diameter of an endothelial cell (computed by dividing the average perimeter of arterioles or
venules by the average endothelial cell count per
vessel).
The progenitor compartment of endothelial
cells was defined according to Zajicek (1976).
The total number of endothelial cells (venular or
arterial) in the compartment was computed using the formula:
n,
N =
f
n(x) dx
(1)
n,
where N represents the total number of endothelid cells in the progenitor compartment and n(x)
the number of endothelial cells per section at a
certain distance from the basal end of the rat
incisor.
Daily endothelial cell production was estimated by determining the average diameter (D)
of an endothelid cell in a transverse section of
the progenitor compartment; on the assumption that the same value is valid in a longitudinal direction, each endothelial cell progresses
daily a distance of S cells, such that:
S=
450 pm (Daily eruption rate)
D p n (average diameter of an
endothelial cell).
Since the total number of endothelial cells at
the distal limit of the progenitor compartment
VASCULAR TURNOVER O F RAT INCISOR PULP
LABIAL
205
in the progenitor compartment by the length (in
millimeters) of the compartment, and multiplying the result by the daily rate of eruption of the
rat incisor.
RESULTS
The results obtained for arterioles and venules were almost identical. Since the majority of
studies that have investigated the development, growth, and turnover of vascular tissue
have dealt with the arterial part, it was decided
to describe in the present study the venular
part.
The observed and calculated results obtained
for the venules are graphically depicted in Figures 3-7 in which the abscissa represents the
length of the tooth, and in Figures 8 and 9 in
a
0
0
0
0
0
7 4
15
10
@
5
0
Fig. 3. Graphic illustration of distribution of the percentage of labeled endothelial vein cells along sagittal axis of the
tooth. The abscissa represents the distance from the basal
end of the tooth. Each point represents the mean, and the bar
one standard error of the mean.
LINGUAL
Fig. 2. Diagrammatic representation of cross section of
lower rat incisor, showing general pattern of venules (v)and
arterioles (a) within the pulp cavity. Vessels are ranked according to their position on the labiolingual axis of the tooth.
d, Dentine; e, enamel.
equals n,(x),daily cell production P,,, is calculated as:
Pidl= S
n,(x)
(3)
Taking into account all endothelial cells comprising the progenitor compartment cycle and
the growth fraction G F = 1, the average turnover time t,,,equals the generation time of cells
in the compartment (Michaeliet al., 1978);thus,
The daily production of veins was computed
by dividing the total number of veins produced
Fig. 4. Graphic illustration of progressive increase in total endothelial vein cell count per section along sagittal axis
of the tooth up to 3 mm from its basal end, the distal limit of
the progenitor compartment. Dotted area beneath curve represents the total number of endothelial vein cells found in the
progenitor compartment. Each point represents the mean,
and the bar one standard error of the mean.
S. PITARU, Y. MICHAELI, AND G. ZAJICEK
206
1
5
1
2
3
5
mm
Fig. 7. Graph illustrating mean number of endothelial
cells per vein along the sagittal axis of the tooth. Each point
represents the mean, and the bar one standard error of the
mean.
Fig. 5. Graph depicting mean internuclear distance of endothelial vein cells along the sagittal axis of the incisor. Average distance in the middle of the progenitor compartment is
approximately 13.4 pm.
1
2
3
mm
Fig. 6. Graphic illustration of mean number of veins per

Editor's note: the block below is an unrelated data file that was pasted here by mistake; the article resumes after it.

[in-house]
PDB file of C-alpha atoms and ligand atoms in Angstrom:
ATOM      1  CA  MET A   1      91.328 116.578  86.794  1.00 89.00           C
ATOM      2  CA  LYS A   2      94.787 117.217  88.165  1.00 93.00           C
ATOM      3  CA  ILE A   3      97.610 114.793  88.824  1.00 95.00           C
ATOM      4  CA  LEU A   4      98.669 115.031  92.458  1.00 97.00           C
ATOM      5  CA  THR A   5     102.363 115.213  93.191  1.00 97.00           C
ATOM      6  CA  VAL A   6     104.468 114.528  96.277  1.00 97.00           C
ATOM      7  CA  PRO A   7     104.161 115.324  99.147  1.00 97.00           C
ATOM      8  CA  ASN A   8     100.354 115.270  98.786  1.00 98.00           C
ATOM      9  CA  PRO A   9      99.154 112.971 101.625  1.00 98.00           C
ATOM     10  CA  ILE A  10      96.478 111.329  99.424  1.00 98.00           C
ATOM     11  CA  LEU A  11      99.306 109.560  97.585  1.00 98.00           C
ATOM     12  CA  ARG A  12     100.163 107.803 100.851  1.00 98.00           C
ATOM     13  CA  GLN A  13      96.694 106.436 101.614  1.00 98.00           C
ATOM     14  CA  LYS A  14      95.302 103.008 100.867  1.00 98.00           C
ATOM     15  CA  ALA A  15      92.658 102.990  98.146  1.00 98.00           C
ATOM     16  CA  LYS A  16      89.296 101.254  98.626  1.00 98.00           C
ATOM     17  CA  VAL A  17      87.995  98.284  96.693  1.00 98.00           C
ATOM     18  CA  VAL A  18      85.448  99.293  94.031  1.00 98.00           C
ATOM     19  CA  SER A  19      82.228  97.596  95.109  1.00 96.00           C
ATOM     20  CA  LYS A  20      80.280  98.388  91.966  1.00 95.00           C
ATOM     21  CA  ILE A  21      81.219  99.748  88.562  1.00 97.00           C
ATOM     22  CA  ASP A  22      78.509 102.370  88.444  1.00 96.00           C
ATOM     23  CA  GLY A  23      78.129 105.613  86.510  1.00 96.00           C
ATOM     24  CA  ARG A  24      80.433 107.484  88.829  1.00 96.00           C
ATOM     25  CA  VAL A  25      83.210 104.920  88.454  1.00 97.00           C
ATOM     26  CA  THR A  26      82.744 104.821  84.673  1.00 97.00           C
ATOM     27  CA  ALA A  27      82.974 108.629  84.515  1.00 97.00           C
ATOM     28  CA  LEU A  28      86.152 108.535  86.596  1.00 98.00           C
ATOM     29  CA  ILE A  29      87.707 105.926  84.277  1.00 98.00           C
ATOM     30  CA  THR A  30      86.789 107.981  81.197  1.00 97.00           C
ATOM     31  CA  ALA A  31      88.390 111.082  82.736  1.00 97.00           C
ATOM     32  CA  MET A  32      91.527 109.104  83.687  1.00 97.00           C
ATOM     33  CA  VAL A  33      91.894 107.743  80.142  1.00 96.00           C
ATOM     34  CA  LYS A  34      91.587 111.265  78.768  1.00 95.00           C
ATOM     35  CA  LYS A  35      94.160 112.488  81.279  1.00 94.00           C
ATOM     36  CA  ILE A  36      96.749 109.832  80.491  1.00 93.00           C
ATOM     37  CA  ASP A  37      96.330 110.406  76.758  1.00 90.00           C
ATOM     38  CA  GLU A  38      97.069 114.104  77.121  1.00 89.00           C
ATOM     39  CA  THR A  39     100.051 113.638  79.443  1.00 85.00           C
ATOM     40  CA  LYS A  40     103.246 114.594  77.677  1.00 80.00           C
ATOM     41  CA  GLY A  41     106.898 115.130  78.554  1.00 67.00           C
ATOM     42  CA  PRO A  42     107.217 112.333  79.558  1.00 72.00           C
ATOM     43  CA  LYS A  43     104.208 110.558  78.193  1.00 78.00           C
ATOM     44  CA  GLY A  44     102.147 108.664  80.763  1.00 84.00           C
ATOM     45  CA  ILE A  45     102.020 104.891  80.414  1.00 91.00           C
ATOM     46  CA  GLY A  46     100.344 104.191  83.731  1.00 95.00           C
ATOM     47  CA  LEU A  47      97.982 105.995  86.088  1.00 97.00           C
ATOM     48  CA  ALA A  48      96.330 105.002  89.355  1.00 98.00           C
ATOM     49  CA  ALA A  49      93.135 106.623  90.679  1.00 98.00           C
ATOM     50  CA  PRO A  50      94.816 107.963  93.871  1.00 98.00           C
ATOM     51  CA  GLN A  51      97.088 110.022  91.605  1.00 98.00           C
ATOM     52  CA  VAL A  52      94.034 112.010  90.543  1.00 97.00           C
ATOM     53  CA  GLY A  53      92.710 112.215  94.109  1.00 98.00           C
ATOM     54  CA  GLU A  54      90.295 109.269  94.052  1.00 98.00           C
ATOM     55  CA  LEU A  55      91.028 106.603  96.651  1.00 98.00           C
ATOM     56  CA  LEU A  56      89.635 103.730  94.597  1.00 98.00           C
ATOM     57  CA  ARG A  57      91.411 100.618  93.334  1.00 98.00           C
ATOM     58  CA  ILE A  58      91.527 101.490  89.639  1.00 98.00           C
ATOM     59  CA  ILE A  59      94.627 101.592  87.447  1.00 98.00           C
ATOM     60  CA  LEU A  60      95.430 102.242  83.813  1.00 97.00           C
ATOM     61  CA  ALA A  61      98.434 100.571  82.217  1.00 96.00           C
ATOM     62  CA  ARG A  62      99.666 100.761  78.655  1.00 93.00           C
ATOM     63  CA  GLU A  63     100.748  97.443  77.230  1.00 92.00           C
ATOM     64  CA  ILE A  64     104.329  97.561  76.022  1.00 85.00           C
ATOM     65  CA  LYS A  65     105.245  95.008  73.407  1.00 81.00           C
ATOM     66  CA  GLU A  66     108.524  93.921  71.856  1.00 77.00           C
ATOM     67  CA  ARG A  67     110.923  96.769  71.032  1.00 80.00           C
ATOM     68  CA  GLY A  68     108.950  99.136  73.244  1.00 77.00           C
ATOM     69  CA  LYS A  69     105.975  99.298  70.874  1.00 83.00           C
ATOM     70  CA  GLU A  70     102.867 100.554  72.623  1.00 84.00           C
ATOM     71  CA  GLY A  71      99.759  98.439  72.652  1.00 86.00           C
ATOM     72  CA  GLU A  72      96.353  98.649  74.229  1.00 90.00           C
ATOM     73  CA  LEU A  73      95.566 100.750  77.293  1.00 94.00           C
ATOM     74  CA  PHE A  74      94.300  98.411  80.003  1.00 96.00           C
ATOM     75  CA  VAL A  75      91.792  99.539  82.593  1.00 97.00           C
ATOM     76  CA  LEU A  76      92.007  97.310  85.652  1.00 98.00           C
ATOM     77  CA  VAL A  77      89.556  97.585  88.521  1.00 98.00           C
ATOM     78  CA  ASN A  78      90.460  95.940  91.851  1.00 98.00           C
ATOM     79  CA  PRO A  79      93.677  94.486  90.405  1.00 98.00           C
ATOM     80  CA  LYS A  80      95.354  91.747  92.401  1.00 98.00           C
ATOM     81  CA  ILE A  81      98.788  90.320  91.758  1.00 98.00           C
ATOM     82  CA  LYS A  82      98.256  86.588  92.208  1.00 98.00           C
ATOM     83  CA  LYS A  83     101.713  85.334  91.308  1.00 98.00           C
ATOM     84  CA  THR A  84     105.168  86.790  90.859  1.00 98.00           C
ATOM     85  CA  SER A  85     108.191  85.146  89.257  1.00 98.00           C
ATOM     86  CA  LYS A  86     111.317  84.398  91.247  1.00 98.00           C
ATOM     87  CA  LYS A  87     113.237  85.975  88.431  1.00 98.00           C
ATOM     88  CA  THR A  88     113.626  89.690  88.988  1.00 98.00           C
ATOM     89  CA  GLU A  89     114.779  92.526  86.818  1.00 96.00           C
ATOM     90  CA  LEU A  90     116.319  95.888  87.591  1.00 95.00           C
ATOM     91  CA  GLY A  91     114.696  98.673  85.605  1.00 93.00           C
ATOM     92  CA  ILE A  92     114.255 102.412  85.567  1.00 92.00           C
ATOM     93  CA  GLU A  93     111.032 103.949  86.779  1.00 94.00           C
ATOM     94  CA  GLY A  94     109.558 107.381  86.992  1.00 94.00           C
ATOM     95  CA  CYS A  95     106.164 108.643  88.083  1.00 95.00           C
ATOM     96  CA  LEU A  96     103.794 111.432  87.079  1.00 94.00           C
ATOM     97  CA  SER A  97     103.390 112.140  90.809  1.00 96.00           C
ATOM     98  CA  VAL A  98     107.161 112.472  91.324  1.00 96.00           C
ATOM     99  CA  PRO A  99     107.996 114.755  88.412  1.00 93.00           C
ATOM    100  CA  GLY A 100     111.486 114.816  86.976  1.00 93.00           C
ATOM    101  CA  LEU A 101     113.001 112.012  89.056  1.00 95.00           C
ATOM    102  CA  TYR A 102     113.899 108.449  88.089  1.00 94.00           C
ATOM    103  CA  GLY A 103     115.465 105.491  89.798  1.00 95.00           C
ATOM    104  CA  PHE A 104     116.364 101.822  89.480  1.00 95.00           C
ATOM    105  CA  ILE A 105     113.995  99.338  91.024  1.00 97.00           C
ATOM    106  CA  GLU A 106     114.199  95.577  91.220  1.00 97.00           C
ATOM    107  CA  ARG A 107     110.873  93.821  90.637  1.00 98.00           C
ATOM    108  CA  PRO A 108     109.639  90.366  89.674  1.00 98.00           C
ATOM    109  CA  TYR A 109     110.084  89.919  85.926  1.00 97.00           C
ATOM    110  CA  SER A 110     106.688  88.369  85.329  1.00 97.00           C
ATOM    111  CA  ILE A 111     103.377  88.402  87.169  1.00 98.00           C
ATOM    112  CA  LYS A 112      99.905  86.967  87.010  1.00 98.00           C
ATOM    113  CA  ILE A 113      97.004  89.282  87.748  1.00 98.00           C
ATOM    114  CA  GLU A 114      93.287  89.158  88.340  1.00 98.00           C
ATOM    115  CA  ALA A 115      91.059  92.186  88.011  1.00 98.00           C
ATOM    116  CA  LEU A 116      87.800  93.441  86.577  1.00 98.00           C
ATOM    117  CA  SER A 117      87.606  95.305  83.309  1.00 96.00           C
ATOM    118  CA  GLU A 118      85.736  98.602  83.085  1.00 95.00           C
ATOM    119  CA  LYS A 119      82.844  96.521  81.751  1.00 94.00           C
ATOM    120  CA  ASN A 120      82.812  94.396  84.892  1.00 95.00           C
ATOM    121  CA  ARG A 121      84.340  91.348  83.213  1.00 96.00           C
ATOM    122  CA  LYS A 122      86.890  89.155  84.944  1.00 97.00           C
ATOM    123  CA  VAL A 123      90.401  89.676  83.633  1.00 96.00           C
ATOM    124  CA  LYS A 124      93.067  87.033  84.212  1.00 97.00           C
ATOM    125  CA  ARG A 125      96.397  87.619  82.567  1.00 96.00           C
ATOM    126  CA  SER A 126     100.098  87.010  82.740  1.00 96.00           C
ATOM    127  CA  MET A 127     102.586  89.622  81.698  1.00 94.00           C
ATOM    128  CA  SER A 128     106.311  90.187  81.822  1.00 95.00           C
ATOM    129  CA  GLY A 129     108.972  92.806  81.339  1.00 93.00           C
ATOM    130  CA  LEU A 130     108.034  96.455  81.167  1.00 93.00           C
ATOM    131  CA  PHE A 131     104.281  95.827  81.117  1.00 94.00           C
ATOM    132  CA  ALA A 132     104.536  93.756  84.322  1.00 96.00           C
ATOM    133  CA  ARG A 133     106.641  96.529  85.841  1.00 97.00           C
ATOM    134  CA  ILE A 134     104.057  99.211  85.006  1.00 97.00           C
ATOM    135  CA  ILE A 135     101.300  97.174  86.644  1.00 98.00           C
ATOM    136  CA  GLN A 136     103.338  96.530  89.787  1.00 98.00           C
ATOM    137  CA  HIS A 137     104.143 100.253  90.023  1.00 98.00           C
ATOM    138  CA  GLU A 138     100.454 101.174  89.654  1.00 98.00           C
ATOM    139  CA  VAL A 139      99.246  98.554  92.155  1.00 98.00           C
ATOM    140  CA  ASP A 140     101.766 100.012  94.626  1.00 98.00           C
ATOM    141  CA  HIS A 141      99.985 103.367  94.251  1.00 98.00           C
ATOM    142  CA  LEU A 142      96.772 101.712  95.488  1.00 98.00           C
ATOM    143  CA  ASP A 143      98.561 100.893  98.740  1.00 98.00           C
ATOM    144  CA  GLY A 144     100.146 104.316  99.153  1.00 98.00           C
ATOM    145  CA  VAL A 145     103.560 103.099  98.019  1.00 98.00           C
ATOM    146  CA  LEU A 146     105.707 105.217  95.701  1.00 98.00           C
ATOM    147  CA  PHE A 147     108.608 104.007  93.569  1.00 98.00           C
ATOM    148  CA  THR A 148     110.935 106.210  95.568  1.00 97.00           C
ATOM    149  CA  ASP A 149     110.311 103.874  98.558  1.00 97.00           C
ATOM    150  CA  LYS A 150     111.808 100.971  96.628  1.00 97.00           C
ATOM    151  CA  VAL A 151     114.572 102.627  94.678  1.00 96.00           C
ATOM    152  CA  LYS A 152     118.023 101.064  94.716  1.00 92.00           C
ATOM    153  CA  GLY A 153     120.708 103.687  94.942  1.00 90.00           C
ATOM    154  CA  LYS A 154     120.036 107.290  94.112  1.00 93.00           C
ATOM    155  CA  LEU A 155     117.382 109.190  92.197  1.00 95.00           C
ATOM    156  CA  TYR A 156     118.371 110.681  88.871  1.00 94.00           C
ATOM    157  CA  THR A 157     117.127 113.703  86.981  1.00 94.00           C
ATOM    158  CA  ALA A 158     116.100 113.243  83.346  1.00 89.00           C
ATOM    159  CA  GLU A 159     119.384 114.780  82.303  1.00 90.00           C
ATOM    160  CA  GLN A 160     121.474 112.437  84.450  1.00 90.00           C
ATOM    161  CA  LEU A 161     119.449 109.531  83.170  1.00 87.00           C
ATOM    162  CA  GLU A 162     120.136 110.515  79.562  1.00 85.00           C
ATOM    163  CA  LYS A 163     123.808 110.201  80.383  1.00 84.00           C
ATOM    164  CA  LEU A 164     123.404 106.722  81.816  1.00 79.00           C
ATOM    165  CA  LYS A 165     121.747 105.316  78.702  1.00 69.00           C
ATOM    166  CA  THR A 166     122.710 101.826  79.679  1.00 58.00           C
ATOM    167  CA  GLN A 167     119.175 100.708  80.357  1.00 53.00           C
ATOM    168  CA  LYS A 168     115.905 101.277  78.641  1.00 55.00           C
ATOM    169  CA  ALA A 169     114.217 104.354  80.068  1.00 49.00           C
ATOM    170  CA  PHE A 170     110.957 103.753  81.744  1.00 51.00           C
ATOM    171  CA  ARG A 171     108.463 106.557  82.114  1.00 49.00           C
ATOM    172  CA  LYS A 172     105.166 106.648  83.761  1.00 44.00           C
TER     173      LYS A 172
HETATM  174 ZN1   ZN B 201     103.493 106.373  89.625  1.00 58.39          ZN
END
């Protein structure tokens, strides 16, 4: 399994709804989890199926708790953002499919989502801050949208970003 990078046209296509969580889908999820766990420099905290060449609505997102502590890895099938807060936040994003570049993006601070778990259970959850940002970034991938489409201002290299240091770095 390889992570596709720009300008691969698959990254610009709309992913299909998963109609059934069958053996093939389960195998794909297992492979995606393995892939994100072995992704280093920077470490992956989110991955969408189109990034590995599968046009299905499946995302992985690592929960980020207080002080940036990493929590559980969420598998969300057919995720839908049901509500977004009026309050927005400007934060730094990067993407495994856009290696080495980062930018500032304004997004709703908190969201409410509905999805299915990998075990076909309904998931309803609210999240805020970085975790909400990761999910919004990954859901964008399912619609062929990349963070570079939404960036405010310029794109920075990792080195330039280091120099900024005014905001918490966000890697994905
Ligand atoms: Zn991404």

section along sagittal axis of incisor. The increase in the number of veins per section levels off at the distal limit of the
progenitor compartment. Each point represents the mean,
and the bar one standard error of the mean.
Daily production of vein cells
The curve in Figure 4 reveals that the total
vein cell count per section increased in almost
linear progression throughout the progenitor
compartment, from 35 cells per section at its
proximal limit to 220 cells per section at its distal boundary. Further distal to this point the
total vein cell count leveled off. The internuclear
distance of the vein cells also increased progressively (Fig. 5), from 11.4 pm at the proximal end
of the progenitor compartment to approximately 15.2 pm at the distal border. The average
diameter of a progenitor endothelial cell was approximately 13.4 pm.
According to equation (2), each endothelial
cell progresses a distance S of 33.6 cells. Using
formula (3), the daily vein cell production P,,,
was found to be 7,392 cellslday.
Total cell count of the progenitor
compartment
The total cell count of the progenitor compartment N is represented graphically by the dotted
area in Figure 4. Using equation (l),N was
which the abscissa represents the ranking num- found to equal 26,305 cells.
ber of venules on the labiolingual axis of the rat
Generation time evaluation
incisor.
The great majority of labeled endothelial vein
Based upon the value determined for N and
cells was noted within the most apical 3.0 mm of for P,,,and by using equation (4),the generation
the basal end of the rat incisor (Fig. 3). The per- time was estimated to be 3.56 days. Thus, the
centage of labeled cells increased gradually in growth process requires that each endothelial
successive sections from the basal end and cell in the progenitor compartment reproduce
reached a peak at a distance of approximately every 3.56 days.
1.3 mm. It thereafter decreased, reaching the
Daily production of veins
lowest value a t a distance of 3.0 mm from the
basal end. From this point on the number of
The number of veins per section increased
labeled cells was negligible. This part of the throughout the length of the progenitor compulp, within which endothelial cell proliferation partment and levelled off at its distal end (Fig.
takes place, is defined as the progenitor com- 6). A total of 13.3 veins are produced throughpartment of the pulp vascular tissue.
out the 3.0-mm length of the compartment, a
207
VASCULAR TURNOVER OF RAT INCISOR PULP
mean of 4.4 veinslmm (13.313). Since the eruption rate of the incisor is 450 pmlday, vein p r o
duction is 4.4 X 0.45, or two veinslday. The
mean number of endothelial cells per vein (Fig.